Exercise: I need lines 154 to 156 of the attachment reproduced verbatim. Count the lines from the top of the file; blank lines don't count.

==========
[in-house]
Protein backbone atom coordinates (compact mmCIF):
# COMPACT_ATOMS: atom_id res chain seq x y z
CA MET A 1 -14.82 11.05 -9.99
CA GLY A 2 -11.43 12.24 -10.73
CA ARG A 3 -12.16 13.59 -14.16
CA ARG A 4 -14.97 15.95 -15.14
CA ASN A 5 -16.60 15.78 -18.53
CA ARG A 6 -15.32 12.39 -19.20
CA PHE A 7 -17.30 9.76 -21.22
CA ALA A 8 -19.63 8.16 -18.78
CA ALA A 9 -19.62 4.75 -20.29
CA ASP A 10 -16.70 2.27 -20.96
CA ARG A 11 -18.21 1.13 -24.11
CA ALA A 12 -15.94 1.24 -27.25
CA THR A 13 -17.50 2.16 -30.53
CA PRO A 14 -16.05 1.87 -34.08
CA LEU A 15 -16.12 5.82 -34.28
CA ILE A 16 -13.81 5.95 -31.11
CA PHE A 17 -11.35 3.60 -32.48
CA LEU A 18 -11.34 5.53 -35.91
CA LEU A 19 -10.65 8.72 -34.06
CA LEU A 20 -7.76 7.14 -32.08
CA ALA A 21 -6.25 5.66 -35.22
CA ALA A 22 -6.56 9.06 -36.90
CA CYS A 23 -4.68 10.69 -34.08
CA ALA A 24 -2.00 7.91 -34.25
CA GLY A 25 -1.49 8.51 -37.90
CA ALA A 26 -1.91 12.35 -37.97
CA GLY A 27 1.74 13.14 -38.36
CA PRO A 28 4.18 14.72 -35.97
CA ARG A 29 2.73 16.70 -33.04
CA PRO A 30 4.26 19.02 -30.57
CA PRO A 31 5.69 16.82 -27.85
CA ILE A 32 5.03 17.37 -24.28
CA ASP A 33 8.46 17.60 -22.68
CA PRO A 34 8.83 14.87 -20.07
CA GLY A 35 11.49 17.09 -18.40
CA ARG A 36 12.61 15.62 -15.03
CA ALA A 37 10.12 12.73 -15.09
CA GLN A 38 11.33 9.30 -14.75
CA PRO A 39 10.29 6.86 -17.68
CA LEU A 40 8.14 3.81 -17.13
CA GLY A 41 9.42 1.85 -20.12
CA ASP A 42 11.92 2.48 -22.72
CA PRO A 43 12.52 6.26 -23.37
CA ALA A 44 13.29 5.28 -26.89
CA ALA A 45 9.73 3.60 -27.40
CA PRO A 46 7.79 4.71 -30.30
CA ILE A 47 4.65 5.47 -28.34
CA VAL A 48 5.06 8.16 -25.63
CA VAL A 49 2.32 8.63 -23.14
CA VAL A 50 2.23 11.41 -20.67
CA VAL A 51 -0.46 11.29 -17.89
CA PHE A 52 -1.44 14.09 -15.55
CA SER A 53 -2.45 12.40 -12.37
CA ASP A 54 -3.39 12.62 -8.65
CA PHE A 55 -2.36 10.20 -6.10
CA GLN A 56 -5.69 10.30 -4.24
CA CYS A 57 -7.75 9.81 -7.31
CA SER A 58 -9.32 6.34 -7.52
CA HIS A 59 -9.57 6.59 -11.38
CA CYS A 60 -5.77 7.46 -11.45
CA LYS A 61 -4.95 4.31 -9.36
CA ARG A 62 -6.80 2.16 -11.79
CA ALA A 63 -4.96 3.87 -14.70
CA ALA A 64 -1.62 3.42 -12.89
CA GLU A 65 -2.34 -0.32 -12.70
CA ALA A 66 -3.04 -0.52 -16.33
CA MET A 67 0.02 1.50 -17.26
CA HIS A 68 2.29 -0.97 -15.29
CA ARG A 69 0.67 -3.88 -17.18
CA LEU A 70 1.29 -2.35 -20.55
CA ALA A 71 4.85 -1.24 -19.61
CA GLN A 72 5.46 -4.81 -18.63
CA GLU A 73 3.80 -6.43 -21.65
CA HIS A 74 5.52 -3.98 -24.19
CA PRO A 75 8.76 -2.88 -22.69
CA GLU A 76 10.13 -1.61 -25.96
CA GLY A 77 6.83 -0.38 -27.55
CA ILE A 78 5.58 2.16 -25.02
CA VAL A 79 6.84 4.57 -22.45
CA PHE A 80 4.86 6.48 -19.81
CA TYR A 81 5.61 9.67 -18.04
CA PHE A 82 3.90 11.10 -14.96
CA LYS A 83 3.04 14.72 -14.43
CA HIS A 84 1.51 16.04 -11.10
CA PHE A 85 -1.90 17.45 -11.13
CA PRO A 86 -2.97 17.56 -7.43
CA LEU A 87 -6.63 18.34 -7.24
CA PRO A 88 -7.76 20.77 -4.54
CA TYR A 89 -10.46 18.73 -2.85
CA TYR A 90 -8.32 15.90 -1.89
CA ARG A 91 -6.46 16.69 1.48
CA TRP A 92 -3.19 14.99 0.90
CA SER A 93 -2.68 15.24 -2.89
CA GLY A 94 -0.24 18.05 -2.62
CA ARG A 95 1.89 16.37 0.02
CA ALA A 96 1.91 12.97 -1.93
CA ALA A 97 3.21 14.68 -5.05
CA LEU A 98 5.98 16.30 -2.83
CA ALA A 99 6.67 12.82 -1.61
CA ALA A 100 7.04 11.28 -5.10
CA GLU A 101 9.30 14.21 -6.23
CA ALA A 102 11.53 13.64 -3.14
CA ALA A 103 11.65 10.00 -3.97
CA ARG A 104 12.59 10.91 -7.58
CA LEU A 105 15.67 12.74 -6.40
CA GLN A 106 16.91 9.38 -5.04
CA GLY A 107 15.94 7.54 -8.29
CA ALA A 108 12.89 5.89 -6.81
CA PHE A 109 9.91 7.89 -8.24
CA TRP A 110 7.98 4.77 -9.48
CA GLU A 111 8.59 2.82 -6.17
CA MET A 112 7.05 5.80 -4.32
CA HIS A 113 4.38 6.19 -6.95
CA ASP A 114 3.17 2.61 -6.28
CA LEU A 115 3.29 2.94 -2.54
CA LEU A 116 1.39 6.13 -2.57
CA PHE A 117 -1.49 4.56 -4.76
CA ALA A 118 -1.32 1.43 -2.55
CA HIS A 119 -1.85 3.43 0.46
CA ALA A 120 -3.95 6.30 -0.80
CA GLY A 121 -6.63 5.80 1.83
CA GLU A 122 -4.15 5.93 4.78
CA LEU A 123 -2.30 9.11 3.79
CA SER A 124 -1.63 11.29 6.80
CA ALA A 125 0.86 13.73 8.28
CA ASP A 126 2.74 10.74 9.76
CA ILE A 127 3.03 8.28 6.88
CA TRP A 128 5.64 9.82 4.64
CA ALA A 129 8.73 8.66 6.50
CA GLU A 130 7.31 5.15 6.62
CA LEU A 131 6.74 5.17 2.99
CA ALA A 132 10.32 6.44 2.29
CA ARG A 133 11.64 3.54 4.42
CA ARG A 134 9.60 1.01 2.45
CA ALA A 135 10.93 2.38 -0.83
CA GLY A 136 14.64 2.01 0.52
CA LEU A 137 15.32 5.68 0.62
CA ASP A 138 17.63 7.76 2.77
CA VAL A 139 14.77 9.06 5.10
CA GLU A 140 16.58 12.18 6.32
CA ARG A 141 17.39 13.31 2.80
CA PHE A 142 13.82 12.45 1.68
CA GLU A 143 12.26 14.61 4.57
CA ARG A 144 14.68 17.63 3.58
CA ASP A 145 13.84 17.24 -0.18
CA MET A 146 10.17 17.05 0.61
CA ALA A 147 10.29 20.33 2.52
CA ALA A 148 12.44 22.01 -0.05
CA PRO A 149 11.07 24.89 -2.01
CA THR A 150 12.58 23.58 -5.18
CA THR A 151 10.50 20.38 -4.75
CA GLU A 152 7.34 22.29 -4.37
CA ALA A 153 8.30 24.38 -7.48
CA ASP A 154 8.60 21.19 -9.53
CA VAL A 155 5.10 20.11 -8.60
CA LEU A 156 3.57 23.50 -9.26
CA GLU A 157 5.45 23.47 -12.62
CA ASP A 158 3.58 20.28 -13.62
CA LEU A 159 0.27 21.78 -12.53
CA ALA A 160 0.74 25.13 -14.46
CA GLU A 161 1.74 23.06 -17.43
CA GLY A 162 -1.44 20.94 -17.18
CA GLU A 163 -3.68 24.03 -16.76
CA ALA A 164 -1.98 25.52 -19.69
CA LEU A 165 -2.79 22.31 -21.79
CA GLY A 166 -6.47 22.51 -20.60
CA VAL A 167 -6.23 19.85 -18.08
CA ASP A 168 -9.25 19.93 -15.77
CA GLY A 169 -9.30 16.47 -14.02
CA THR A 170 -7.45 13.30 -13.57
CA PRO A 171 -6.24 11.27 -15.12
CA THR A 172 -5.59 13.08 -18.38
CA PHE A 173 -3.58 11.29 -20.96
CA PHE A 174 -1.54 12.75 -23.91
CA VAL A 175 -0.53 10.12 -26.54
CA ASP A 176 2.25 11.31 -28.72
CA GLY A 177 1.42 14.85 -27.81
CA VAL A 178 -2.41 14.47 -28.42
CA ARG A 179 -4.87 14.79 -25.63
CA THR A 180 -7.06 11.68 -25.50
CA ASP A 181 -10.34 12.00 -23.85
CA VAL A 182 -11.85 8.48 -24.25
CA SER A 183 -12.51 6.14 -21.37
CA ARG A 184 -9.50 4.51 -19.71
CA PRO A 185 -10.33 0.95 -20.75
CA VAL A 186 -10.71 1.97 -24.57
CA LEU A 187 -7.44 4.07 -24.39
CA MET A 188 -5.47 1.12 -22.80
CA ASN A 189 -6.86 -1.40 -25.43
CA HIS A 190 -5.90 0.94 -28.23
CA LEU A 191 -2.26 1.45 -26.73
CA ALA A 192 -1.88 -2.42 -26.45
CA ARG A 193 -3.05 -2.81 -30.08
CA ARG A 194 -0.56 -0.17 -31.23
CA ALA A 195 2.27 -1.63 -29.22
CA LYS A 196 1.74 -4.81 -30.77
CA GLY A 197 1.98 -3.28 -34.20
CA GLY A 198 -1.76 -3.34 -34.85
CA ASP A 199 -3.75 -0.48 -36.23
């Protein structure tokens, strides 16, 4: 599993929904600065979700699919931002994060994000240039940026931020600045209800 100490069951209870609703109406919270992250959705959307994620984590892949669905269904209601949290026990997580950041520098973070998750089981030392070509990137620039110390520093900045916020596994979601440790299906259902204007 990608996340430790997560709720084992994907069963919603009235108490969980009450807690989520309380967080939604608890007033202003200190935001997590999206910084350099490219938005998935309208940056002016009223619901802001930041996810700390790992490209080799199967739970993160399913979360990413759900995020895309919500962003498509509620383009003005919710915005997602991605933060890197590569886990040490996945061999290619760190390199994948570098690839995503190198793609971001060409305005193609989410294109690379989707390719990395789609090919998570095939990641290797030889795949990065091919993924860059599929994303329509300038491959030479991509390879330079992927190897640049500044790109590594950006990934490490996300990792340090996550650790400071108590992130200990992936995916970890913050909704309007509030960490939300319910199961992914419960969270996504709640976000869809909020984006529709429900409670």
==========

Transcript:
CA THR A 151 10.50 20.38 -4.75
CA GLU A 152 7.34 22.29 -4.37
CA ALA A 153 8.30 24.38 -7.48